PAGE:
The paper seeks to explore the career attitudes, motivations and behaviours of young people in initial vocational education and training (IVET) in Europe.
This exploratory web‐based survey was conducted during the European year for mobility. Drawing on existing research on the motivators of international careers, it explored young people's perceptions of barriers and incentives to mobility.
The study differentiates “natives” (those who did not go abroad) and “boundary crossers” (those who did). Cultural exposure, travel and a desire for adventure are key motivators. Counter‐intuitively, those who chose not to go abroad are significantly more positive about the potential for professional development but are significantly more concerned for personal safety. Some maturational trends are apparent.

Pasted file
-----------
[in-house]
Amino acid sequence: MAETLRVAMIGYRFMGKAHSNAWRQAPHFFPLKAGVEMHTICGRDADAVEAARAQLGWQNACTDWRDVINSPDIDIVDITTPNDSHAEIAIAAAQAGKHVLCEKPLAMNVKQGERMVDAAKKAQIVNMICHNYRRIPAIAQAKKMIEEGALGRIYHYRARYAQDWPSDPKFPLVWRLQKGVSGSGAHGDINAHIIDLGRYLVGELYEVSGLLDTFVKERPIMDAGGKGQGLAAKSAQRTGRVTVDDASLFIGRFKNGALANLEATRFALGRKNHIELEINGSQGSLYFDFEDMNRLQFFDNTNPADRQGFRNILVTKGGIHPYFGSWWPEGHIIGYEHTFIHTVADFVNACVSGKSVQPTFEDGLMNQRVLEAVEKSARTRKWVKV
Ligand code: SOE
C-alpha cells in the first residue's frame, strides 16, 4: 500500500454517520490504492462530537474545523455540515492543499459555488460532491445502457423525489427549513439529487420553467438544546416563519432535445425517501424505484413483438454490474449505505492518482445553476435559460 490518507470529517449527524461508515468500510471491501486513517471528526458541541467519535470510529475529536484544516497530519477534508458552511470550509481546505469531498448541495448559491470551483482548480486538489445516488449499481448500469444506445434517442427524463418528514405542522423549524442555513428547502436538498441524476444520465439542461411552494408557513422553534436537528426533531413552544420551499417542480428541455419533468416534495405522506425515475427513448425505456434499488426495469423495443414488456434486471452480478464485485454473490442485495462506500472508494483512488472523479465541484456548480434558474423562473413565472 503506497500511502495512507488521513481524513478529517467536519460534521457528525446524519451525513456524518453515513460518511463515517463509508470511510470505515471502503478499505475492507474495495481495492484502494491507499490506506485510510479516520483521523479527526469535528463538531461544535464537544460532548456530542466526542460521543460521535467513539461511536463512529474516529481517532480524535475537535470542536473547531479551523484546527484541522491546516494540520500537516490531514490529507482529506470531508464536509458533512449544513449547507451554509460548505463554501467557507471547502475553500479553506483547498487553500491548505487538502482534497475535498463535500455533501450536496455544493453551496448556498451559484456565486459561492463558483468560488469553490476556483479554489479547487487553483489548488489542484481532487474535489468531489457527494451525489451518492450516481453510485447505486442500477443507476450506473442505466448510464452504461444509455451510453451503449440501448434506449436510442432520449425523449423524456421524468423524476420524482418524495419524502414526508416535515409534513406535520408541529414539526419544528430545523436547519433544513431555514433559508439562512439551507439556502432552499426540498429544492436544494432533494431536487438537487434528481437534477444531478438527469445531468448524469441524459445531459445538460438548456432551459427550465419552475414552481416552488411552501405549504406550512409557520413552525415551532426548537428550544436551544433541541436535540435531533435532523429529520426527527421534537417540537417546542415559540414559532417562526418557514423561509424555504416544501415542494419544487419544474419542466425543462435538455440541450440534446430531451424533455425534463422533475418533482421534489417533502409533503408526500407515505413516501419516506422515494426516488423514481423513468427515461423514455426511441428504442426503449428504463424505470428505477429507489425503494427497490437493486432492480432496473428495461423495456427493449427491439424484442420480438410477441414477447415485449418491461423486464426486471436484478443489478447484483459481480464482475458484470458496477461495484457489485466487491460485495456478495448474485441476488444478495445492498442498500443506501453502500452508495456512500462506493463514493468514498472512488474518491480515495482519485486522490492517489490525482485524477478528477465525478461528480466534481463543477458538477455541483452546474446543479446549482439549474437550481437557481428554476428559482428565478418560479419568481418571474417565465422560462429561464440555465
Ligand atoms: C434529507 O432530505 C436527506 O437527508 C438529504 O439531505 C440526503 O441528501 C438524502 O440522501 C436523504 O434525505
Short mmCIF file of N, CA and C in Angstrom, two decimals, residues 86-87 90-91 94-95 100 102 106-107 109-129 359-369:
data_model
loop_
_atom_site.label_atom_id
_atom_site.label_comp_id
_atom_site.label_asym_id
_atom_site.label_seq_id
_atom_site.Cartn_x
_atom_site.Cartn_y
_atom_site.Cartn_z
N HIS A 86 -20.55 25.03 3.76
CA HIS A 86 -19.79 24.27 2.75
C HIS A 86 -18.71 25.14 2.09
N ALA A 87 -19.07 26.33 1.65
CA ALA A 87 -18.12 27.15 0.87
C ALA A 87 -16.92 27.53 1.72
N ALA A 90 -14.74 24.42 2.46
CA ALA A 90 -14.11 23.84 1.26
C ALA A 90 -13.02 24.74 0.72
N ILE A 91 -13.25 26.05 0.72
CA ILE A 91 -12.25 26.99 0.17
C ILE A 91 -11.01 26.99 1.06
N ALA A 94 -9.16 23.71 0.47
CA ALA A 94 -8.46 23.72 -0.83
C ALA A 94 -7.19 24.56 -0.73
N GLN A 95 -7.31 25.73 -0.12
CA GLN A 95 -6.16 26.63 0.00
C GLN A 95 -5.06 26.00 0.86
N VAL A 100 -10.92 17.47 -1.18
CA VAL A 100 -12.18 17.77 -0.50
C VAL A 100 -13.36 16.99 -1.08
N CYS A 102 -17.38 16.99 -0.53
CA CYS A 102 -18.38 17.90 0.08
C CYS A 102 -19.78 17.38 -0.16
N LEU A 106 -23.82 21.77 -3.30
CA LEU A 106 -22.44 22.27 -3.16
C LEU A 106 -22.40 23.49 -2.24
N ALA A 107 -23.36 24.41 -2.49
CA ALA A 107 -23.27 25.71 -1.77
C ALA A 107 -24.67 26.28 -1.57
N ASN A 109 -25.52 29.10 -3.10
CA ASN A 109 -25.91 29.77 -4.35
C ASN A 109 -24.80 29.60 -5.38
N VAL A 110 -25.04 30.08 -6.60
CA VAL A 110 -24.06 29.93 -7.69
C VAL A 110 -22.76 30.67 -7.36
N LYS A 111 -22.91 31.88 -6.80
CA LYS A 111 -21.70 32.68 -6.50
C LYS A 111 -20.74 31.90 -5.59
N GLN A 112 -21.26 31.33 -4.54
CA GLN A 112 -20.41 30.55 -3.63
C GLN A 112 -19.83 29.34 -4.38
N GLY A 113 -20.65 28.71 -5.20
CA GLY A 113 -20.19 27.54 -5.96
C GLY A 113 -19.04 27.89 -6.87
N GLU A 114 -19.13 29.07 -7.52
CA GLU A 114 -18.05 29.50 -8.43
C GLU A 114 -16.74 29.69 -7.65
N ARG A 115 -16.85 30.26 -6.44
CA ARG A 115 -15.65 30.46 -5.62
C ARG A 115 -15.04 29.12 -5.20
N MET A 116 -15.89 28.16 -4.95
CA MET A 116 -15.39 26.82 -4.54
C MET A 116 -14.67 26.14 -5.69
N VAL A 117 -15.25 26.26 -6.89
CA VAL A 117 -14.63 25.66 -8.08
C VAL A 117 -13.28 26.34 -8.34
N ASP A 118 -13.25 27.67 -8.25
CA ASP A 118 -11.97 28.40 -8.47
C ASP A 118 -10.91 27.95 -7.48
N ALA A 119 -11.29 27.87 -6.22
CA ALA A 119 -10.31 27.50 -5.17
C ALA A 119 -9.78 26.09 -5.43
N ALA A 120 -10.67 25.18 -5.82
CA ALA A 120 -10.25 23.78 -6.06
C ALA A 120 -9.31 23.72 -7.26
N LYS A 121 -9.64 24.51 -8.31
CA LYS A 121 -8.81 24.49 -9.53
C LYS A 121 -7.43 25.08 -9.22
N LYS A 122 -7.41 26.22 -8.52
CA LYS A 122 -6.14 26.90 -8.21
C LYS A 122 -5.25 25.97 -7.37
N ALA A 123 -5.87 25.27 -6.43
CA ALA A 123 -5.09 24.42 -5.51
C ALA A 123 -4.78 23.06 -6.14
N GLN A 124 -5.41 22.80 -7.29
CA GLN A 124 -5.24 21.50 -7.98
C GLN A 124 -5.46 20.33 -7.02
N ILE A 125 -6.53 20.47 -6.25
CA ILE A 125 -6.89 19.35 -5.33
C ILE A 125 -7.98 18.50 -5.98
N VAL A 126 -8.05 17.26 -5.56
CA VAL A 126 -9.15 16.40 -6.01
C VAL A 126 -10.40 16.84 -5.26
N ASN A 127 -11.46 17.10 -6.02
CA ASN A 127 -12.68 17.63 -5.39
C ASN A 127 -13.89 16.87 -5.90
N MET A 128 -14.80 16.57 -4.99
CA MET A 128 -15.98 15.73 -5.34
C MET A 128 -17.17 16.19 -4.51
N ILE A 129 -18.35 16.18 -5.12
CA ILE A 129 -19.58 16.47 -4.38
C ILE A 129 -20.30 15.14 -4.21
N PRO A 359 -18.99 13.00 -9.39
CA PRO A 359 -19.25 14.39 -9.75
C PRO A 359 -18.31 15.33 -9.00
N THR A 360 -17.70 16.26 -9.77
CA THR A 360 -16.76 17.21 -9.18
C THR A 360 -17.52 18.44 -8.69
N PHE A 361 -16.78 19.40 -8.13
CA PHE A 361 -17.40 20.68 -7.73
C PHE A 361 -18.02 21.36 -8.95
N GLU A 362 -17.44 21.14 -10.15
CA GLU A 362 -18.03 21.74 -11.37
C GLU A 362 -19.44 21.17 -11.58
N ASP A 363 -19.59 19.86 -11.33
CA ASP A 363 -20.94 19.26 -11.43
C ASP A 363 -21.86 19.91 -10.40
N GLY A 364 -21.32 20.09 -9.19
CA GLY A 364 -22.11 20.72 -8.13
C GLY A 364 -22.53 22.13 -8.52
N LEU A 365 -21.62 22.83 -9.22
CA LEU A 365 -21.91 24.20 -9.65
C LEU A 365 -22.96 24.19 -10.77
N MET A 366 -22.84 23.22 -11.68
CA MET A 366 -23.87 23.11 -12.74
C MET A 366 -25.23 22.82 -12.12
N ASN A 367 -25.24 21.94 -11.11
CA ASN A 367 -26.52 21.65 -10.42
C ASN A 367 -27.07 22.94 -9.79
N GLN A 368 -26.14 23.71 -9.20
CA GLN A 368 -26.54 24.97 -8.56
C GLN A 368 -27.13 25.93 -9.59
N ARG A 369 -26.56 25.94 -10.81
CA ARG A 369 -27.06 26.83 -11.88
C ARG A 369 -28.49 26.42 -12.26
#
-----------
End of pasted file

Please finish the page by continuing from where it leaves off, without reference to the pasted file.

The study is limited to a “European‐wide” perspective from a sample, which had access to the web survey. Further research could usefully explore differences in attitude and mobility behaviours within and across specific European countries.
Factors restricting boundary‐crossing behaviour may be rooted in aspects of psychological mobility such as perceived benefits of the experience, self‐confidence and risk aversion. This has practical implications for policy makers and career development for early career foreign didactic experiences where support for placements may need to focus more on psychological mobility, an area currently under‐researched.